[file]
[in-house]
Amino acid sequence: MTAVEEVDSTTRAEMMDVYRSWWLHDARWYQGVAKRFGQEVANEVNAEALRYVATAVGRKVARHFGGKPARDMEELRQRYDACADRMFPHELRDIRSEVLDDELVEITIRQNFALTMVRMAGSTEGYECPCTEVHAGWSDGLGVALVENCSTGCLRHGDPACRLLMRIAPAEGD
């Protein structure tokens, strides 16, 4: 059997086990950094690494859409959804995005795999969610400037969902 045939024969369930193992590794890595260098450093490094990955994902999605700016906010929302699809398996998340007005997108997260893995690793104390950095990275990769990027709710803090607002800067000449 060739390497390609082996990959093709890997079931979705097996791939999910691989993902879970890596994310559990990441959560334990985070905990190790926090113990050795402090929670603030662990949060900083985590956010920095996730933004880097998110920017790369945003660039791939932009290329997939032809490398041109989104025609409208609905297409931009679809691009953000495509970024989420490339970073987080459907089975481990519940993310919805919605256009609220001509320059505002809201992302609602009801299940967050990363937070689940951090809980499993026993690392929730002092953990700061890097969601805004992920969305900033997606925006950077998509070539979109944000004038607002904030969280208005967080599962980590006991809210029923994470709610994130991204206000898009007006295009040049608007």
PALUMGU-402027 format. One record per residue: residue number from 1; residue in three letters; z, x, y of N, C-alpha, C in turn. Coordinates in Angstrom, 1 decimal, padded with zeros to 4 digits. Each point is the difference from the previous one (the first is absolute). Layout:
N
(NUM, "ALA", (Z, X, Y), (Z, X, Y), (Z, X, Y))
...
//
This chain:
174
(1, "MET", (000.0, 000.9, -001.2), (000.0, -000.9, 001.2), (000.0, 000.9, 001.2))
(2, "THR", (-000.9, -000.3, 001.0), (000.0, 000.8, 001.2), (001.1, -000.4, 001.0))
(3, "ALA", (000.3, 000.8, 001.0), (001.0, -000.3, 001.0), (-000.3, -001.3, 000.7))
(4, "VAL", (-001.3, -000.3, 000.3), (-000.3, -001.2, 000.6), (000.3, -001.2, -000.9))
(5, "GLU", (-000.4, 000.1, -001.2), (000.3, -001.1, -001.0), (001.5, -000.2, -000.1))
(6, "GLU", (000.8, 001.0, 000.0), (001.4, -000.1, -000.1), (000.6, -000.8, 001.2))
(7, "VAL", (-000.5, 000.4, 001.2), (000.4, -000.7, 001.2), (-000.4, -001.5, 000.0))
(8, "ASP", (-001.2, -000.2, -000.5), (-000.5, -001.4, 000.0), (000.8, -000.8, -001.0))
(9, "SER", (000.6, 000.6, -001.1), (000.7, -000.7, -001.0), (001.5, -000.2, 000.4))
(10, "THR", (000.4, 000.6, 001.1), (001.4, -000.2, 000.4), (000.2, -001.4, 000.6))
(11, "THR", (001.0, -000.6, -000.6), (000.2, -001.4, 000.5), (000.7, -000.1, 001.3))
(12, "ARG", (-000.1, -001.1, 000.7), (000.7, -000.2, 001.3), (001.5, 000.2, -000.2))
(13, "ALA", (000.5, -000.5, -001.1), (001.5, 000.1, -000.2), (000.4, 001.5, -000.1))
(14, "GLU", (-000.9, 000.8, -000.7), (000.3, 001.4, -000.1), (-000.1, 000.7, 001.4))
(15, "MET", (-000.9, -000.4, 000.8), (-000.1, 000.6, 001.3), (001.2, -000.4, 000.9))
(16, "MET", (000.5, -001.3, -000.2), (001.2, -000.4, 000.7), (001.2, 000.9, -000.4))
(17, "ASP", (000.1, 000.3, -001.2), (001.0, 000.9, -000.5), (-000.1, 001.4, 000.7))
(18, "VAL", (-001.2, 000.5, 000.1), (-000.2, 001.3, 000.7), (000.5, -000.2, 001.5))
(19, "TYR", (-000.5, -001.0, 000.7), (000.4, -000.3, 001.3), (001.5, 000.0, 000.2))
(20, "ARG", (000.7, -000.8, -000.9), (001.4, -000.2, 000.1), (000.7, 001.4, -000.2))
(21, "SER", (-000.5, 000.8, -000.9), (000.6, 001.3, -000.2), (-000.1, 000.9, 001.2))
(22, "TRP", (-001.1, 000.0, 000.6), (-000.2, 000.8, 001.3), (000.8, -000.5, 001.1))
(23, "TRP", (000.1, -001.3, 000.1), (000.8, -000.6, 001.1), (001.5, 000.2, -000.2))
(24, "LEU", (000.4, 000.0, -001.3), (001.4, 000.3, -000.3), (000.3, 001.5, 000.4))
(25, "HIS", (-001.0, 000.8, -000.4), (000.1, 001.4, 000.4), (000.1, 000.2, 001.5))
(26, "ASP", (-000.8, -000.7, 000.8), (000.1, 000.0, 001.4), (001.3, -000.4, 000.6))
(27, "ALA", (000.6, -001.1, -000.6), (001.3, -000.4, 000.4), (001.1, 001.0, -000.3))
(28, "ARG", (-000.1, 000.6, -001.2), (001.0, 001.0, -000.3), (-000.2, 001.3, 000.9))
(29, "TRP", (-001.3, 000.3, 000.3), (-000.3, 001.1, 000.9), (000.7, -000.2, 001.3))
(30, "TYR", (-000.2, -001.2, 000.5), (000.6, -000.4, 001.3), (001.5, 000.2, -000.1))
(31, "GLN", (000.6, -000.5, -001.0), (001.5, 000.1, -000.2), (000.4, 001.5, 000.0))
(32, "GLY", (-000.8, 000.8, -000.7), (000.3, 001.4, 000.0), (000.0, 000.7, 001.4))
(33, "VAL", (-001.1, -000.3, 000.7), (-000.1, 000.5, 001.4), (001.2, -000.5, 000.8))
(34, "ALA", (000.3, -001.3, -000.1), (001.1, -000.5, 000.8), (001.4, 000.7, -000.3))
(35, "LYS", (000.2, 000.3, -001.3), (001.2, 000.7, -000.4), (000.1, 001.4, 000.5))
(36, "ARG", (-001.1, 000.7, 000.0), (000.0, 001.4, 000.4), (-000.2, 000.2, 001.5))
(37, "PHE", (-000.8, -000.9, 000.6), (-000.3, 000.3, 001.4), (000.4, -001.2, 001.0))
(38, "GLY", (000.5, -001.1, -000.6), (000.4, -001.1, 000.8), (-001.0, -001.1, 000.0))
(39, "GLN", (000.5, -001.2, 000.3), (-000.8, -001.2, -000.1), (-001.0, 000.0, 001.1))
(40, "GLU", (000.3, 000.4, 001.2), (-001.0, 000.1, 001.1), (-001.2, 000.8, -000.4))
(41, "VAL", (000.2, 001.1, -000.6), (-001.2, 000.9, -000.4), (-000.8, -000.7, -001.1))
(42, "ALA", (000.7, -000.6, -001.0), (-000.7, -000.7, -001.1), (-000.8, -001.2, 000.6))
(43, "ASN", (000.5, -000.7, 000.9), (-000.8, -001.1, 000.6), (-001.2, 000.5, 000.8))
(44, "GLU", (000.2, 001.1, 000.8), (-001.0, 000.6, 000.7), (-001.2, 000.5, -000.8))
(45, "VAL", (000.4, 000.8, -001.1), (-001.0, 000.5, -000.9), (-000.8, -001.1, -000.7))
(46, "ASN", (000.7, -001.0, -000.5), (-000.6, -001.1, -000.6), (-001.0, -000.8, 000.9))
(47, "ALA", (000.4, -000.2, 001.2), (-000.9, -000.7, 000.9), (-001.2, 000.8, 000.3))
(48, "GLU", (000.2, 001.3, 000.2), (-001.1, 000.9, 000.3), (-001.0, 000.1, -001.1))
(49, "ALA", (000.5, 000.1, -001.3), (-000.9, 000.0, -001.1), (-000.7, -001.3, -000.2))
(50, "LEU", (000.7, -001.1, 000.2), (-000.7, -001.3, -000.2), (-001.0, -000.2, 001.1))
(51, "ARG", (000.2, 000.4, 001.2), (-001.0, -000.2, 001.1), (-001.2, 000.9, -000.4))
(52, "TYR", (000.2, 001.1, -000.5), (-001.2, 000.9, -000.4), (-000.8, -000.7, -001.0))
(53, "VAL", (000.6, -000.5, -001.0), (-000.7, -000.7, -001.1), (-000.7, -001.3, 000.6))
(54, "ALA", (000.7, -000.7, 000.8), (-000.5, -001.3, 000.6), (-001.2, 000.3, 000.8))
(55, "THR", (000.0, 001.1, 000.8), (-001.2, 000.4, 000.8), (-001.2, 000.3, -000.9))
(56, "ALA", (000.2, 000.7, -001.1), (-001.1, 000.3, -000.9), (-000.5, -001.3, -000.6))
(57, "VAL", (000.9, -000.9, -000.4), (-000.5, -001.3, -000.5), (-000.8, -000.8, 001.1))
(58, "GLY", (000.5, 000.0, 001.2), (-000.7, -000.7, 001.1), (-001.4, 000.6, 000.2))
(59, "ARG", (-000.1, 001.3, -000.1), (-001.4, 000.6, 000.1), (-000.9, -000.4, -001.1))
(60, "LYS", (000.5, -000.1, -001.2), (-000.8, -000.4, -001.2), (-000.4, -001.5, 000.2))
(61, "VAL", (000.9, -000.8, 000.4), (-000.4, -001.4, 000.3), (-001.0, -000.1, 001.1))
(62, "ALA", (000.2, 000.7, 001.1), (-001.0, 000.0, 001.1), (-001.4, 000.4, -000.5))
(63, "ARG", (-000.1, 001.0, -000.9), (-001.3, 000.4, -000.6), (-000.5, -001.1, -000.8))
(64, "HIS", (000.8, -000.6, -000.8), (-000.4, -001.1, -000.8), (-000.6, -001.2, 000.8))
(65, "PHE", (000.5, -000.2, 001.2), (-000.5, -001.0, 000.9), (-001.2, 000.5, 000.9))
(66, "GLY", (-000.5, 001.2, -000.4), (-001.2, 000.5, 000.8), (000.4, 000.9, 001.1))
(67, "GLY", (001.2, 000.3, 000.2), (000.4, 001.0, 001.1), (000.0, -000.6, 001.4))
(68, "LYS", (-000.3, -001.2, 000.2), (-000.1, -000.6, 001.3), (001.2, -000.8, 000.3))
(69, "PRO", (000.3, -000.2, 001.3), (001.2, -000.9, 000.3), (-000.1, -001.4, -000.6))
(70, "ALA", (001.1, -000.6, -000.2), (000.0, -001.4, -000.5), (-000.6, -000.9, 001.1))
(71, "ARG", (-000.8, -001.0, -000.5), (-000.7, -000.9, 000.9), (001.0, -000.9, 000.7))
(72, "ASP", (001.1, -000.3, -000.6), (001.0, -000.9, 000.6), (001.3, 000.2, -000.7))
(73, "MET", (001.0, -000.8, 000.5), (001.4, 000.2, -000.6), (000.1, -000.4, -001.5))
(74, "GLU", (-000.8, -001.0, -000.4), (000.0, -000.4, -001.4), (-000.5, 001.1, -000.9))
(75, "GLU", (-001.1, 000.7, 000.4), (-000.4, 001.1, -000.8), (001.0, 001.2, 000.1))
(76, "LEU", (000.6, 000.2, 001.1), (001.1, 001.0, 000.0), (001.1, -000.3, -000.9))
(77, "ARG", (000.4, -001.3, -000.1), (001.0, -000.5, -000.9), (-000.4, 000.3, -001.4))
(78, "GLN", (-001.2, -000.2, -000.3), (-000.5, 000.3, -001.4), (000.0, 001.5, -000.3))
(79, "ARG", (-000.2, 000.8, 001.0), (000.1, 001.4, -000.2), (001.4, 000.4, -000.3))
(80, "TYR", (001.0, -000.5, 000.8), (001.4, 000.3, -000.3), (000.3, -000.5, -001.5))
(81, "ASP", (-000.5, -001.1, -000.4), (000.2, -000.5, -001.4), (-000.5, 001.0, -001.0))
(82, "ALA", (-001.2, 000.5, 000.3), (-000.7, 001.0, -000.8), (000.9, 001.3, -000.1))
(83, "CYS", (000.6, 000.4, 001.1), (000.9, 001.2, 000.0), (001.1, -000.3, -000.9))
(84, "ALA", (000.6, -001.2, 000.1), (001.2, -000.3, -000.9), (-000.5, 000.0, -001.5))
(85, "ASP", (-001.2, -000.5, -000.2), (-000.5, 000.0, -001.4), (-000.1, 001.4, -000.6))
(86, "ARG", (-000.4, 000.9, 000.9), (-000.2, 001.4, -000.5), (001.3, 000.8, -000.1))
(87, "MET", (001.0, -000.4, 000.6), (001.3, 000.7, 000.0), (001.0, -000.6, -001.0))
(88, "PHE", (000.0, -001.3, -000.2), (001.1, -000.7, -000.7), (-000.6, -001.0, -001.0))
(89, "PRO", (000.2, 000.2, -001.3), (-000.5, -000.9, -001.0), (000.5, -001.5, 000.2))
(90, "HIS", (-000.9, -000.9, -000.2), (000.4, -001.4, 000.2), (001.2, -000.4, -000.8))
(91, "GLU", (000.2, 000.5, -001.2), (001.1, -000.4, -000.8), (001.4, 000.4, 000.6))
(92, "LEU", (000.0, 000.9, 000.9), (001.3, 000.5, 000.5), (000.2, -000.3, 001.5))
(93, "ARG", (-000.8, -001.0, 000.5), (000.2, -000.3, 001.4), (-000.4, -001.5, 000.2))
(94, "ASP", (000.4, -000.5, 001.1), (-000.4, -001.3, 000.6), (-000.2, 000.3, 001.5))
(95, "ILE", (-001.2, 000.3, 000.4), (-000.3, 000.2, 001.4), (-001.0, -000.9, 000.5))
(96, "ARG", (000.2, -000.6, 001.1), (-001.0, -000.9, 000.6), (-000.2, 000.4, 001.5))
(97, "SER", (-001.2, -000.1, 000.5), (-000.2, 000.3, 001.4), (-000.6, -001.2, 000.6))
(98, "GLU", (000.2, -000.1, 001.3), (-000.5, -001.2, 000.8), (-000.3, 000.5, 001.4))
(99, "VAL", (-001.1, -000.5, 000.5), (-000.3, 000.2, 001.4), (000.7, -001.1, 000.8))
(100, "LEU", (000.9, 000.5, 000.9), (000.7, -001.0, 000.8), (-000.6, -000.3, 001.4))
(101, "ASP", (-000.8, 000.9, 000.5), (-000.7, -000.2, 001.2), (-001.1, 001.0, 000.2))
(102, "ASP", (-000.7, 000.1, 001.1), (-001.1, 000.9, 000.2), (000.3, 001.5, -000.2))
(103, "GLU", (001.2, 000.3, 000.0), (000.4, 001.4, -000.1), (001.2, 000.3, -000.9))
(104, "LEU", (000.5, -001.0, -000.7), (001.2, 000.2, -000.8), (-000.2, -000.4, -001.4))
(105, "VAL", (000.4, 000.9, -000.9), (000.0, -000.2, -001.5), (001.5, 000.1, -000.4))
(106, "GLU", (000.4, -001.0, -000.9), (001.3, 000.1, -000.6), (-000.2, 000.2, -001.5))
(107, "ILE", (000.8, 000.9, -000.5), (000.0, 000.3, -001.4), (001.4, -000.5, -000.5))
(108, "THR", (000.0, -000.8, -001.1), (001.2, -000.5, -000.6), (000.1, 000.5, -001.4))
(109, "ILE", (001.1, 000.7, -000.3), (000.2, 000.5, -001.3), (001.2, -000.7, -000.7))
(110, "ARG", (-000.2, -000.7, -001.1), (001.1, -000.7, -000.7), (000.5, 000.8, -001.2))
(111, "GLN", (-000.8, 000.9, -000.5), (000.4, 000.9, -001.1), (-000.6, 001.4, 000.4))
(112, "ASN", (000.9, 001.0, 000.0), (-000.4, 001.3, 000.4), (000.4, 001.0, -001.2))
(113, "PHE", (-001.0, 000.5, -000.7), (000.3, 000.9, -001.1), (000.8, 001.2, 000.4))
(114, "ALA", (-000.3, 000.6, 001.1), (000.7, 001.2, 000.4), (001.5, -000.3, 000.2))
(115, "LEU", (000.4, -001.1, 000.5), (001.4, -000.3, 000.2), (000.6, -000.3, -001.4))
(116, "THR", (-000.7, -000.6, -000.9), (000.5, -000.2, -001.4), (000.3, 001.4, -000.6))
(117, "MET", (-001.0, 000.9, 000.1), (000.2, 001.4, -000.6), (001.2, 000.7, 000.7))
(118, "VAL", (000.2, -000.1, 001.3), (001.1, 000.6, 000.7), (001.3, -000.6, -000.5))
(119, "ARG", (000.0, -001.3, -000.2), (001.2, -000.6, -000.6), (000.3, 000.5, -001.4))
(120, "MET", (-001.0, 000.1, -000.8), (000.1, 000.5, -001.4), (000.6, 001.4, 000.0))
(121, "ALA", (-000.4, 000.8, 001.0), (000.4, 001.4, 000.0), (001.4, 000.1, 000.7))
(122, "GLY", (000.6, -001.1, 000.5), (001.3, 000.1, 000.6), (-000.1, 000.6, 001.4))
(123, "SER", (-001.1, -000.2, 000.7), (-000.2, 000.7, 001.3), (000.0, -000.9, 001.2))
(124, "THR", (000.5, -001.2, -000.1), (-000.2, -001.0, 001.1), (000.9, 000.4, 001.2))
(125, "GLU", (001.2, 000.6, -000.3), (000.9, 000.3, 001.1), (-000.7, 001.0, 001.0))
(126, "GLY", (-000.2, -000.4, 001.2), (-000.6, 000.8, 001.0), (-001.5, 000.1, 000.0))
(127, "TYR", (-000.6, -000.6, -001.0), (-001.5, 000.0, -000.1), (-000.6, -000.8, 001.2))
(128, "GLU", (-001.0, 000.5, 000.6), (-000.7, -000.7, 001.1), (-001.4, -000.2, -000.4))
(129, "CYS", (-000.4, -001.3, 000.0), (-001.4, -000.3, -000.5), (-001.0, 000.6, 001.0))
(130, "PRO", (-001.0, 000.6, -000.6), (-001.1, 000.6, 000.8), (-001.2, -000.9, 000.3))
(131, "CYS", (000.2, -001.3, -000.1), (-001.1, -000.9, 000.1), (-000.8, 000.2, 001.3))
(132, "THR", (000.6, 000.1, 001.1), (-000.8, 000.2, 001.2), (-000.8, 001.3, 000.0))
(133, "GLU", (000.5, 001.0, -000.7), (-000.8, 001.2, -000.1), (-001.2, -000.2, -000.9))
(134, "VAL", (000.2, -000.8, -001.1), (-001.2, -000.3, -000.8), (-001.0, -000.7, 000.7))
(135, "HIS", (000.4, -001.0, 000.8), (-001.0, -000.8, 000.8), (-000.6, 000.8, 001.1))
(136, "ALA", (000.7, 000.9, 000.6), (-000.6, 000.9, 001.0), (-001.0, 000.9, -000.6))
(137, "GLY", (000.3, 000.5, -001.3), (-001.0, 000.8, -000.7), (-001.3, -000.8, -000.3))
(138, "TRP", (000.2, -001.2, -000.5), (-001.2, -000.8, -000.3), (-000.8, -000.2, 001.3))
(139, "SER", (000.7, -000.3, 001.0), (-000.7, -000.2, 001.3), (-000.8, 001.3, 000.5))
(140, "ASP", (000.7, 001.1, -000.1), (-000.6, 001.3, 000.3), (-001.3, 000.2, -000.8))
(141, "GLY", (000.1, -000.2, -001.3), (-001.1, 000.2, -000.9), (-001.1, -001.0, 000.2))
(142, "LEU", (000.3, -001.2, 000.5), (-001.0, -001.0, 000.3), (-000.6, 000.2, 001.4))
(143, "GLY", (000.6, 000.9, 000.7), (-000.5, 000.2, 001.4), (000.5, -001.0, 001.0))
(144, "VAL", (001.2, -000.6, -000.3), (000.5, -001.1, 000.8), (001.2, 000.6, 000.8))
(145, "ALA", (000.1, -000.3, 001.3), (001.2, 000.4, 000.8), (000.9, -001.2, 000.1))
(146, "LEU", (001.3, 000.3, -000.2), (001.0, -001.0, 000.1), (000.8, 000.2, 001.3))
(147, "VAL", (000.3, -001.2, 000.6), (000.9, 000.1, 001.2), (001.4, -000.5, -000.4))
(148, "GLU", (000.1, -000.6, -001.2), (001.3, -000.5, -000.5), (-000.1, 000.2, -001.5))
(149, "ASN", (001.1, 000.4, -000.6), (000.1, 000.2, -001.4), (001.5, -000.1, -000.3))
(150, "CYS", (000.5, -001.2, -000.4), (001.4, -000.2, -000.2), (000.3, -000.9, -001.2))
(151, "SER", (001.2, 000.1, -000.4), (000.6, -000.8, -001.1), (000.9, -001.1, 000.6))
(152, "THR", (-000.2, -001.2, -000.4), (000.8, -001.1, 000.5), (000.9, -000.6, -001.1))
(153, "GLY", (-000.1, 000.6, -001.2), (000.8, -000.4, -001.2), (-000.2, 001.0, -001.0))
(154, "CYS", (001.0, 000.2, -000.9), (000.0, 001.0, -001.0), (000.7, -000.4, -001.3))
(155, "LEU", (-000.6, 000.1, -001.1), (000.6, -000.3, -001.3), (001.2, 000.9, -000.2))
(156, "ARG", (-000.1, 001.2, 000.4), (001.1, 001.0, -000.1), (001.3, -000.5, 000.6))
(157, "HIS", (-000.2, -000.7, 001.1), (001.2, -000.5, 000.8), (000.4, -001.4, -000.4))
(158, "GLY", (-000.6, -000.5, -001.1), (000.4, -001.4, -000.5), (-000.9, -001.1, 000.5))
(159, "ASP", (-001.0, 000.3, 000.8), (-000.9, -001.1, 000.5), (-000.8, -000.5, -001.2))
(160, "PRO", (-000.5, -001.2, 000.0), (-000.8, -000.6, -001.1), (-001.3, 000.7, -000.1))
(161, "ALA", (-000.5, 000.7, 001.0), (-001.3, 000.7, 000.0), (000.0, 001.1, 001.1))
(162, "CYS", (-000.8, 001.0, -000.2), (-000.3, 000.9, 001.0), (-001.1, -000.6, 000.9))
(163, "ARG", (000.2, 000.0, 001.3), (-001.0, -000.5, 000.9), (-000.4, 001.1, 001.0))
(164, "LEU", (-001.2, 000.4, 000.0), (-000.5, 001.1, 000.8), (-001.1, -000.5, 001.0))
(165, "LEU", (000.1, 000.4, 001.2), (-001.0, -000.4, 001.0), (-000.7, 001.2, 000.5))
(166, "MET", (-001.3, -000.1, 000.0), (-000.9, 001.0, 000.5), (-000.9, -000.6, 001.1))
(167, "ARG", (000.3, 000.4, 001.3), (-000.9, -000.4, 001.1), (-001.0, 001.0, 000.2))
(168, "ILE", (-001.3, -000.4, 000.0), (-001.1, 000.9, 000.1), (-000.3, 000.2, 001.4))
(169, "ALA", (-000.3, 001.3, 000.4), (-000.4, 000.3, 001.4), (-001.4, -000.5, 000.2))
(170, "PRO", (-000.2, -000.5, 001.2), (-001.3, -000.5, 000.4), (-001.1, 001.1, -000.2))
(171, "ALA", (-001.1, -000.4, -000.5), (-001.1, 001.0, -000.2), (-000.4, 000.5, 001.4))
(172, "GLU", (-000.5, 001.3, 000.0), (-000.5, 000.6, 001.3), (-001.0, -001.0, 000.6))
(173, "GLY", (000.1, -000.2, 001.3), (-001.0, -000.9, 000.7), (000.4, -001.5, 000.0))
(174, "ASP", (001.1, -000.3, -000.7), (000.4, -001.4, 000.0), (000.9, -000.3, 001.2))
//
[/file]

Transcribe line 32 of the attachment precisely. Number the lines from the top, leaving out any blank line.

(22, "TRP", (-001.1, 000.0, 000.6), (-000.2, 000.8, 001.3), (000.8, -000.5, 001.1))